Wellington at Dawn Armbrust : wikimedia [Attribution 2.0 Generic (CC by 2.0)]
Wellington : An Unbeatable Destination on its Day.
Wellington as a tourist destination comes as a mixed bag often decried for its windy weather that is channelled into the harbour area by the funnelling effect of cook strait. However, there is no denying that Wellington on a calm sunny day is unbeatable, with a waterfront that is full of interest, an abundant history, and great attractions for visitors.
Its midway location has ensured it a prominence in New Zealand that it might not have attained otherwise. Constrained by difficult geography and erratic weather, it has developed into a city that on its day presents itself as a foremost destination. A potpourri of buildings, community areas and cultural centres, it has a personality and soul that is absent in many notable global cities. Sense of its urban landscape has been made through the continuing redevelopment along its harbour perimeter. On a calm sunny day, Wellington provides one of those magical experiences that travellers look forward to. Having a substantial depth of things to see and do, several days are needed to explore it properly. However, it’s location adjacent to cook strait ensures that it experiences significant wind (windy Wellington), and for visitors, its turbulent weather can impact their visit and take the gloss off their time there.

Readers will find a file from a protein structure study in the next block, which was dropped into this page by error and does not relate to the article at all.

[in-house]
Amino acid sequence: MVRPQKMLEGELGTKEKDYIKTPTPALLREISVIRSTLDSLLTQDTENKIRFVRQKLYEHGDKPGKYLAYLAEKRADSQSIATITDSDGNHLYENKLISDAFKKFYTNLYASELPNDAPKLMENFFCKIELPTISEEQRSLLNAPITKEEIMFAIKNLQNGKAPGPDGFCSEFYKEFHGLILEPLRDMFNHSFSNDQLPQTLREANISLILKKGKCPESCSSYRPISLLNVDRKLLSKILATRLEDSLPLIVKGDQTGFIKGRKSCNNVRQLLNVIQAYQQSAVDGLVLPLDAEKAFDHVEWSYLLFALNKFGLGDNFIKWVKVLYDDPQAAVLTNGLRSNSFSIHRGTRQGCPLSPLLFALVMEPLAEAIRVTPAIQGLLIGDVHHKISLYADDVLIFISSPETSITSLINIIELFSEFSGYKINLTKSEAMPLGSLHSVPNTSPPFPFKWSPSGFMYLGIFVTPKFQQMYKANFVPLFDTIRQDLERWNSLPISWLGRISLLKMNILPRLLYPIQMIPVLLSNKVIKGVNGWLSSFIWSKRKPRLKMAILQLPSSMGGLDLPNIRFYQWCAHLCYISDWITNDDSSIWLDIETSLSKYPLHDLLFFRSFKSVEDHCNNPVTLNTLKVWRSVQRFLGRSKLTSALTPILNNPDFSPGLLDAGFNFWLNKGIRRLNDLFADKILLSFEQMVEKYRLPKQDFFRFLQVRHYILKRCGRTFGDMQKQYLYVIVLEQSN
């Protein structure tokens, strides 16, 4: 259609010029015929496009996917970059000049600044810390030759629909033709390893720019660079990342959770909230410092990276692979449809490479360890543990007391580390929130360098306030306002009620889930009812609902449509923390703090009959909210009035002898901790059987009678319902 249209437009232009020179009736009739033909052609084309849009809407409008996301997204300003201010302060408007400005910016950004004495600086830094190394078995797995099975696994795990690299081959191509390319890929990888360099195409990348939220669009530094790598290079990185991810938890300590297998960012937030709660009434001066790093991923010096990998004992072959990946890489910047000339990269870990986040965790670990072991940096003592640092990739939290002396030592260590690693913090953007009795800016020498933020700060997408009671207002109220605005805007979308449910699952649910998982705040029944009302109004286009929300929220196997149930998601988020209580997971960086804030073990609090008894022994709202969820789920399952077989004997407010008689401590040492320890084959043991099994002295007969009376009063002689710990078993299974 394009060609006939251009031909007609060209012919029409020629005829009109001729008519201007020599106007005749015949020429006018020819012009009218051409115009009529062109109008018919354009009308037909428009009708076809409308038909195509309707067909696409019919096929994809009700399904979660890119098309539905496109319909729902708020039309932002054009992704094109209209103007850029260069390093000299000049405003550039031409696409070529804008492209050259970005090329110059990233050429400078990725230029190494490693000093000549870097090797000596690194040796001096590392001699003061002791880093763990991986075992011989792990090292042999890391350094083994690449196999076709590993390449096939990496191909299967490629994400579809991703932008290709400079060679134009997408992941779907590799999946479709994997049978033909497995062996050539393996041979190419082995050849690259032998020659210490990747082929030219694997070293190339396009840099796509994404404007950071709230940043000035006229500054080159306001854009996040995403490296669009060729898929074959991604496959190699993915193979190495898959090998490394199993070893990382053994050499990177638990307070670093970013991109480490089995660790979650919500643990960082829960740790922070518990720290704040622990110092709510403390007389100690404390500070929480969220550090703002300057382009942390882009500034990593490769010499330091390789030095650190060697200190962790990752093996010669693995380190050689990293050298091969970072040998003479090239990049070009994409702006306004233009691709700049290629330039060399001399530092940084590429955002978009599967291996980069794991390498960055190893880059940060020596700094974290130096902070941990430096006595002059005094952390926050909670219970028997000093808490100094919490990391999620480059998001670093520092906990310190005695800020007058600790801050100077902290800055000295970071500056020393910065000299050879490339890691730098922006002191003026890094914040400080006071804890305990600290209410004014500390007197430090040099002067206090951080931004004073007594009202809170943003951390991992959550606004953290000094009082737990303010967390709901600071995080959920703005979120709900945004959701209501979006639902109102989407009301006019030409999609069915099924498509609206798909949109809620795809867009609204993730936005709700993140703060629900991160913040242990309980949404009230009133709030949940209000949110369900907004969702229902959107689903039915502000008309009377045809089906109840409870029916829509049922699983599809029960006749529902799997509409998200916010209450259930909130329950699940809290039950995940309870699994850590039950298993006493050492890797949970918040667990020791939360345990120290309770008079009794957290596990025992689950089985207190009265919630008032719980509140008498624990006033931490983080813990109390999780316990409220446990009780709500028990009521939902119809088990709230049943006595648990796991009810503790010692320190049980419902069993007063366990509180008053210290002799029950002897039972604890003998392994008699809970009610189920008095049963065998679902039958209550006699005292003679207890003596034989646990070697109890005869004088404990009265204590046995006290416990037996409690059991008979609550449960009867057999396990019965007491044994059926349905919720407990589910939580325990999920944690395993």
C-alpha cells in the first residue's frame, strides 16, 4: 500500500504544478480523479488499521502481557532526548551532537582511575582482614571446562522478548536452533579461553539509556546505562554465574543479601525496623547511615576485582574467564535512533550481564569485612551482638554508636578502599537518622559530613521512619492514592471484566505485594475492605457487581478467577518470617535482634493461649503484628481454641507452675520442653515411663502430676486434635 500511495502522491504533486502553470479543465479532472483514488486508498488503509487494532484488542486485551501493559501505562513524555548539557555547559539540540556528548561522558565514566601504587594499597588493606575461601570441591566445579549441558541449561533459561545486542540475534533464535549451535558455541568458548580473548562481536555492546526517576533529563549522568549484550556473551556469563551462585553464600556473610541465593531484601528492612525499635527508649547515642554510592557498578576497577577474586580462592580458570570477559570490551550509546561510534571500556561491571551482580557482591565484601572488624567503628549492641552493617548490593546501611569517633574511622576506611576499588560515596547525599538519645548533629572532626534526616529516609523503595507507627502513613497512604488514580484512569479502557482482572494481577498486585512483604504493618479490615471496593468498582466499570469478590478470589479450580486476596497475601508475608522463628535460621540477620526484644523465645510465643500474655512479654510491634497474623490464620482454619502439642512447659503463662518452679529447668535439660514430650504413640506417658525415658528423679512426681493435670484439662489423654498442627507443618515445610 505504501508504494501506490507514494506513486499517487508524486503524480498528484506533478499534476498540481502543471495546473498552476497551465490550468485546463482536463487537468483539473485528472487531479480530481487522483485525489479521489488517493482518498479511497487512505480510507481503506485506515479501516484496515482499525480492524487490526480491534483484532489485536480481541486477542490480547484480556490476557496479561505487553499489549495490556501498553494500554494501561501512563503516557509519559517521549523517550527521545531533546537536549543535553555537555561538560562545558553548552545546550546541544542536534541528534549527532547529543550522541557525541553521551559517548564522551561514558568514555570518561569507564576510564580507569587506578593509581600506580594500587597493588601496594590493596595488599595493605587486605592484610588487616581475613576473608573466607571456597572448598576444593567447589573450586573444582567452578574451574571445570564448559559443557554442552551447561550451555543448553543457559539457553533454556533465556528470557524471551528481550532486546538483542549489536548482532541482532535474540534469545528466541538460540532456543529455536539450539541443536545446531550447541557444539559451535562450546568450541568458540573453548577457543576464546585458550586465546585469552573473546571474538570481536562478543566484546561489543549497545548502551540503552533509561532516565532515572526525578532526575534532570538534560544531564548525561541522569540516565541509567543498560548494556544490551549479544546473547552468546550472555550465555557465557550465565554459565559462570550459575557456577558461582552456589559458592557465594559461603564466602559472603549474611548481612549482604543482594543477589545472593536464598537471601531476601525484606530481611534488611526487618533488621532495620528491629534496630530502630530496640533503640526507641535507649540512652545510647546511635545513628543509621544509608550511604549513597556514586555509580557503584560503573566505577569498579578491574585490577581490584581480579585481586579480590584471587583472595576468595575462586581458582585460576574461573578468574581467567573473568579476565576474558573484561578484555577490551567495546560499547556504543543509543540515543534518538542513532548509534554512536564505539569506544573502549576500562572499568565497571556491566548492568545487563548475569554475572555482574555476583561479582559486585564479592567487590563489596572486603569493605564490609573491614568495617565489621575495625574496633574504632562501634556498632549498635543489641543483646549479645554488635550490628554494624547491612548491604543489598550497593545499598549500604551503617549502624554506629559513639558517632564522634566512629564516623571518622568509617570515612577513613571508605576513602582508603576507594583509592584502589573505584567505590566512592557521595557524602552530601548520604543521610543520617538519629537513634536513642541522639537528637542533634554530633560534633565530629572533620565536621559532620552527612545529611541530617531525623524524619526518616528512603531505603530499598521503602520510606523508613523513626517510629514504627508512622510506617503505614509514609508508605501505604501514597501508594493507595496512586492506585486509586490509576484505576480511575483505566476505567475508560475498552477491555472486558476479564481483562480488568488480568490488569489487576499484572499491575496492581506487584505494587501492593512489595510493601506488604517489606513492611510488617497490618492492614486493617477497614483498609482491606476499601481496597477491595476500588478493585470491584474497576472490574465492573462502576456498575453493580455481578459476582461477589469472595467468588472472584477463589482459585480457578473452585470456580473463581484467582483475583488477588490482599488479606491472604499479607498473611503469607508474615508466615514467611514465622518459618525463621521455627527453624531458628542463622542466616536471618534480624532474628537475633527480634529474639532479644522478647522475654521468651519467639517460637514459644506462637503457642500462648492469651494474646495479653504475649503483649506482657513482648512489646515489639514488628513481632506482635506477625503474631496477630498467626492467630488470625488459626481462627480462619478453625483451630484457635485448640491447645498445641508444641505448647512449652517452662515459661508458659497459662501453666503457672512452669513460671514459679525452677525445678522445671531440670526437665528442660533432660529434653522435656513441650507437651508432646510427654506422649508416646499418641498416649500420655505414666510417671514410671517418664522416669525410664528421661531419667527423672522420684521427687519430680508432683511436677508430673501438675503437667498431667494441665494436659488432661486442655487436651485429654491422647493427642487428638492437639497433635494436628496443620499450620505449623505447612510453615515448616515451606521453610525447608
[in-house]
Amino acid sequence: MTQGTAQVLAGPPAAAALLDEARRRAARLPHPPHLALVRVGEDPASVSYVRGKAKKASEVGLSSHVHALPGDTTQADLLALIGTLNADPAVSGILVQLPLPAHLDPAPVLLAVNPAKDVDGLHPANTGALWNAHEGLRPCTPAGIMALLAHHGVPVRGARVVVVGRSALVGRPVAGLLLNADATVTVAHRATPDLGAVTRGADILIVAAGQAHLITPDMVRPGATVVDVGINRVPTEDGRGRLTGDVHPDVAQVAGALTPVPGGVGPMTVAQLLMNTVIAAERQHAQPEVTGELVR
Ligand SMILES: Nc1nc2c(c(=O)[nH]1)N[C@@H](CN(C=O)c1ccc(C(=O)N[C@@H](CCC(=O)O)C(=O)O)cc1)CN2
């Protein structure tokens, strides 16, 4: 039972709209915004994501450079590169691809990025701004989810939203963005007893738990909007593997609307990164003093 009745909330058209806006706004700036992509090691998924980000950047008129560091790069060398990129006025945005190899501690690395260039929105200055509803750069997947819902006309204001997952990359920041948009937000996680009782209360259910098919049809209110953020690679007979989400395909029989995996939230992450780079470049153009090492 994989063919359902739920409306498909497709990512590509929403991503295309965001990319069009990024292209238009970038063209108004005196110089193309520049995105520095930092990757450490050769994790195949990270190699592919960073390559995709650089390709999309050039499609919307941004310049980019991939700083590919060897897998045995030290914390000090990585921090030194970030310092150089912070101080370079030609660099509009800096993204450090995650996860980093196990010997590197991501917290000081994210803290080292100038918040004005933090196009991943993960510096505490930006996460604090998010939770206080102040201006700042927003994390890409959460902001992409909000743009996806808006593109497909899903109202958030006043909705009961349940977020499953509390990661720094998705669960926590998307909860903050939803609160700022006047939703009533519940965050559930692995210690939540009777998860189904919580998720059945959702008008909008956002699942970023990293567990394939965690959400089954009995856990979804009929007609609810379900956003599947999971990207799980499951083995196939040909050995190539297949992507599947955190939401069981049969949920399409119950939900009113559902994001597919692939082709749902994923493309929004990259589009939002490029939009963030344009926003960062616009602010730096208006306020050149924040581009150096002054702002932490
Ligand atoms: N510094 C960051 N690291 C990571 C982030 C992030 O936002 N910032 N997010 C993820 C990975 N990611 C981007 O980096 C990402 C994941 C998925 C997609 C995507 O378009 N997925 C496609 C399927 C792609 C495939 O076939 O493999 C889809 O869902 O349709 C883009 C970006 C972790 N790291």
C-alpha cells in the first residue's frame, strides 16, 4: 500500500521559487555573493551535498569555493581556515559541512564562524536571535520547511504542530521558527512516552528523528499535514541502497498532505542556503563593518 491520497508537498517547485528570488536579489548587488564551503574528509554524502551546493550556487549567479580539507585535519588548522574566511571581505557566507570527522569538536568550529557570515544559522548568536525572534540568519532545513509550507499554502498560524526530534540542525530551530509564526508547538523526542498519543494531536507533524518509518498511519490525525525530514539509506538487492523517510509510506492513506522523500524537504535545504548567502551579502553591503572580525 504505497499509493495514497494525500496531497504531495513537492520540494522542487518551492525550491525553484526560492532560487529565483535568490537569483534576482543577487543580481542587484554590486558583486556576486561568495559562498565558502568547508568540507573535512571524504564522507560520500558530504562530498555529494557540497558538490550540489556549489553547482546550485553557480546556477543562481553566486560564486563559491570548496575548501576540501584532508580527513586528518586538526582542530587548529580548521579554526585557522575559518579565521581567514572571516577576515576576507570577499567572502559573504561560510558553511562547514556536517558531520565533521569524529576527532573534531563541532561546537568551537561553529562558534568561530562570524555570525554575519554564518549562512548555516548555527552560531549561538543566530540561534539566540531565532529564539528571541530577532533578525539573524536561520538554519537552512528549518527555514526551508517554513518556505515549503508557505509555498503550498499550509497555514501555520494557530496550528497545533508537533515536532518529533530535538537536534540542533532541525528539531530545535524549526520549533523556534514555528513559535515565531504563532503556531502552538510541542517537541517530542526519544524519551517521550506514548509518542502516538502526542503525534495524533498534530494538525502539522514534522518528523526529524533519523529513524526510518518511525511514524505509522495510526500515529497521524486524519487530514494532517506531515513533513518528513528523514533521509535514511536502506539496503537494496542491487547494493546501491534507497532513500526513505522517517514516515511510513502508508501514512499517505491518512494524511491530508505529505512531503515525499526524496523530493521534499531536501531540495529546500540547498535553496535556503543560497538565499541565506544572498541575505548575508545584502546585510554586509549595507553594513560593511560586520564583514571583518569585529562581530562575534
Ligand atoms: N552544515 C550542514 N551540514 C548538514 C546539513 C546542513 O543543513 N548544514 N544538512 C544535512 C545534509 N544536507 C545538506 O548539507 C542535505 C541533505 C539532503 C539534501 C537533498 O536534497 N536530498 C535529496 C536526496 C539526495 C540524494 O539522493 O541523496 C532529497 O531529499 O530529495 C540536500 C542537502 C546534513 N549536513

Central Wellington's Identity and Soul.
Central Wellington is located on a very narrow strip of land situated adjacent to an attractive harbour that is blessed with a north-western outlook. Not far from its coastal reaches, the topography changes and a steep backdrop of hills ensures that the CBD is a tight conglomerate of buildings stretched along its coastal fringes. Fast-forwarding to the present, Wellington offers visitors an eclectic mix of things to do, all in walkable distances of most of its main traveller accommodation.